At a campaign-style event on Wednesday, President Obama – flanked by middle-class Americans – called on Congress on to extend the Bush-era tax cuts for those earning below $250,000, and insisted once more that Republicans let tax rates rise for the wealthiest.
“Right now, as we speak, Congress can pass a law that would prevent a tax hike on the first $250,000 of everybody’s income. Everybody’s. And that means that 98 percent of Americans and 97 percent of small businesses wouldn’t see their income taxes go up by a single dime ... Families and small businesses would, therefore, be able to enjoy some peace of mind heading into Christmas and heading into the New Year,” added Obama. “And it would give us more time then next year to work together on a comprehensive plan to bring down our deficits, to streamline our tax system, to do it in a balanced way – including asking the wealthiest Americans to pay a little more, so that we can still invest in things like education and training, and science and research.”
Read the president’s speech here
BOEHNER TO GOP: STAY STRONG ON TAXES House Speaker John Boehner quietly told House colleagues on Wednesday to stick together to keep tax rates frozen -- or be left out. The Speaker’s comment came after Rep. Tom Cole, R-Ok, floated the idea to go along with the president’s proposal to extend the Bush-era tax cuts to 98 percent of taxpayers ahead of the Dec 31. deadline and deal with the other 2 percent of taxpayers down the road.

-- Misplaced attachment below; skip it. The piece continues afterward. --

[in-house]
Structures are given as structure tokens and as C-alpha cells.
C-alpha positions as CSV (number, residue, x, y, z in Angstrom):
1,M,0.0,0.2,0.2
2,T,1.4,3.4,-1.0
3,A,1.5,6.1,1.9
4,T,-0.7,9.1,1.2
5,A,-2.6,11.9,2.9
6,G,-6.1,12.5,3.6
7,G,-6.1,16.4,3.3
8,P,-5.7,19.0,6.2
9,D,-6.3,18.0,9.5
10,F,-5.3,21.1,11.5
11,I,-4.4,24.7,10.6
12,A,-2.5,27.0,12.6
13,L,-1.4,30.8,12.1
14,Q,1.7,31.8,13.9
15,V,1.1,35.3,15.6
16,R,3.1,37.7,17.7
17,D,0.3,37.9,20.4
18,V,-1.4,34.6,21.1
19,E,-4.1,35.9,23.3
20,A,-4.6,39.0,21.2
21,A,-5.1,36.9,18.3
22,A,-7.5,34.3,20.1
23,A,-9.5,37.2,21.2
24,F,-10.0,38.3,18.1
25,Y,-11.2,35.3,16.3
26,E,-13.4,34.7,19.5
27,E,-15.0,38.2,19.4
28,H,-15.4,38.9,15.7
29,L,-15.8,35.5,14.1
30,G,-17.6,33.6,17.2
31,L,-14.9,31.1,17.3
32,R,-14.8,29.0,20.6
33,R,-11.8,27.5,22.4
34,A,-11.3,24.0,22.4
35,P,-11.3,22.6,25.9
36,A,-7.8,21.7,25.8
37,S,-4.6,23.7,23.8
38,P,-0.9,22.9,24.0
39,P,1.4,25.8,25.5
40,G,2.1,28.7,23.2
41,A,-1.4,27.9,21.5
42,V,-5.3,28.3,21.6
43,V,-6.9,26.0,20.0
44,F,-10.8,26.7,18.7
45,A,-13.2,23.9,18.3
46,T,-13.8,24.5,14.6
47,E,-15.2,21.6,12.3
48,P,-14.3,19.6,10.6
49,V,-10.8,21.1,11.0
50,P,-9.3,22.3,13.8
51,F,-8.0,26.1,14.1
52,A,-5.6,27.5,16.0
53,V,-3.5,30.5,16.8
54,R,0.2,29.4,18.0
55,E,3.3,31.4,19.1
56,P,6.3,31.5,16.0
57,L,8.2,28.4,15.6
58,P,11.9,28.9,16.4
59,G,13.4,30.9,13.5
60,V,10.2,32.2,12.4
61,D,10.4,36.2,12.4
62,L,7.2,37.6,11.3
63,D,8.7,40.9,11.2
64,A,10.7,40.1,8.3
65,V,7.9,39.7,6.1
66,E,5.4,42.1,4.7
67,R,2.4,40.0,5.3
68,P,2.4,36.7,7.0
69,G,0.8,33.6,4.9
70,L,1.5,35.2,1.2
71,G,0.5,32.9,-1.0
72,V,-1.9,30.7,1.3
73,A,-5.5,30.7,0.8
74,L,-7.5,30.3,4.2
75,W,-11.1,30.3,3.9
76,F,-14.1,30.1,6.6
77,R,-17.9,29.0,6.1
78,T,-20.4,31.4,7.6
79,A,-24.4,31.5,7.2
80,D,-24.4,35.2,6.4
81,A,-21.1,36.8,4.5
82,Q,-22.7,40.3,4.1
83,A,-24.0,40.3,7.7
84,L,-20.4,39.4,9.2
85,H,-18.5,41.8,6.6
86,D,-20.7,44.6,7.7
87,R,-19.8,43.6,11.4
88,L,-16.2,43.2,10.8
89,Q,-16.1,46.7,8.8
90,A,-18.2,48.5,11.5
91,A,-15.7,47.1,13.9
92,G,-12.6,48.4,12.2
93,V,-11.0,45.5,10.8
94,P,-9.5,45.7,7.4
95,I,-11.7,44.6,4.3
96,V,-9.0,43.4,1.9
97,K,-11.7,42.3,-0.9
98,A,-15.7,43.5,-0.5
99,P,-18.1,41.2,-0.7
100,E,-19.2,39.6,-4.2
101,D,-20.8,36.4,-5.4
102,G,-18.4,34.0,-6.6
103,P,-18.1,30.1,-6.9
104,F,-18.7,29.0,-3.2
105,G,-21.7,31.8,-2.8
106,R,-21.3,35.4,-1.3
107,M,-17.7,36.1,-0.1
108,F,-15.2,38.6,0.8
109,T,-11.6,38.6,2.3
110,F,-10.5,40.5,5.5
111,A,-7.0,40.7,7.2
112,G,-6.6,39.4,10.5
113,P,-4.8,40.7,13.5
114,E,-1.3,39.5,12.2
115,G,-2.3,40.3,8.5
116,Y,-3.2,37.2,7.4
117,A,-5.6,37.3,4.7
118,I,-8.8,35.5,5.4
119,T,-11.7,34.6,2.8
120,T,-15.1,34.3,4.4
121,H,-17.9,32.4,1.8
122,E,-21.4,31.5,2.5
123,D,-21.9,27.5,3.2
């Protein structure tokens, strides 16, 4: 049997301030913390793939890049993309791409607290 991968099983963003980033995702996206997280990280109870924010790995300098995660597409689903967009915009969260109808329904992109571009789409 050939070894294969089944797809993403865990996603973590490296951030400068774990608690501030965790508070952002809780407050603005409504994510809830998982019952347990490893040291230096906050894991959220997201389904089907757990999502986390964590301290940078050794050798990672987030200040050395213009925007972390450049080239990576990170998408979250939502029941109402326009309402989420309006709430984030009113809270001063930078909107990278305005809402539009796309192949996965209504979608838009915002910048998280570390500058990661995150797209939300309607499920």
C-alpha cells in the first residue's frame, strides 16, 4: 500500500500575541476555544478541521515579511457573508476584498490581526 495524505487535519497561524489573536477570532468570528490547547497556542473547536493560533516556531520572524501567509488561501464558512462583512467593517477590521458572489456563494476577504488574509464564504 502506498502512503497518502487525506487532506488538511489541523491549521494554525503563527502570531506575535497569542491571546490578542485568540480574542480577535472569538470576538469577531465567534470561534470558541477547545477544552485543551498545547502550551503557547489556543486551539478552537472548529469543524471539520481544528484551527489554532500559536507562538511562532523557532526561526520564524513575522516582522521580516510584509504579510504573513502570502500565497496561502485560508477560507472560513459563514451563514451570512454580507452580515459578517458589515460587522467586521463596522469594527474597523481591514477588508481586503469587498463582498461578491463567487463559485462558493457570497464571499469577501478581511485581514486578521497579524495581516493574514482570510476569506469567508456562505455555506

Read more at Politico
BOWLES ON FLEXIBILITY Erskine Bowles, one of the co-architects of the Simpson-Bowles budget reform plan, thinks the president is more flexible on tax rates than the White House leads on. After meeting with President Obama and Treasury Secretary Timothy Geithner on Tuesday, Bowles doesn’t expect tax rates on the nation’s top income earners to increase to the Clinton-era level of 39.6 percent.
American households currently pay a 33 percent tax rate on income above $250,000 and a 35 percent tax rate on income above roughly $388,000. But if Congress allows the rates to expire, they would reset to 36 percent and 39.6 percent, respectively.
Bowles said White House officials made clear to him that the rates might not have to increase as much, as long as they increased a significant amount and were paired with some limits on tax breaks.
Read more at The Wall Street Journal
SIMPSON TO THE RESCUE Former Wyoming Sen. Alan Simpson and former co-chair of President Obama’s debt commission of 2010 vowed to “protect” GOP representatives who break away from conservative activist Grover Norquist's Americans for Tax Reform anti-tax pledge. “We will protect them,” he said at a Christian Science Monitor breakfast event on Wednesday. “Already the groups are circling.”
A long-time opponent of Norquist's pledge, Simpson said that politicians need to avoid “being enthralled to Norquist and the AARP over taxes and cuts to Medicare and Social Security,” The Hill newspaper reports. Simpson also said in a separate interview to MSNBC on Wednesday that Norquist is a “zealot” and “he will be irrelevant” before long.
Read more at The Hill
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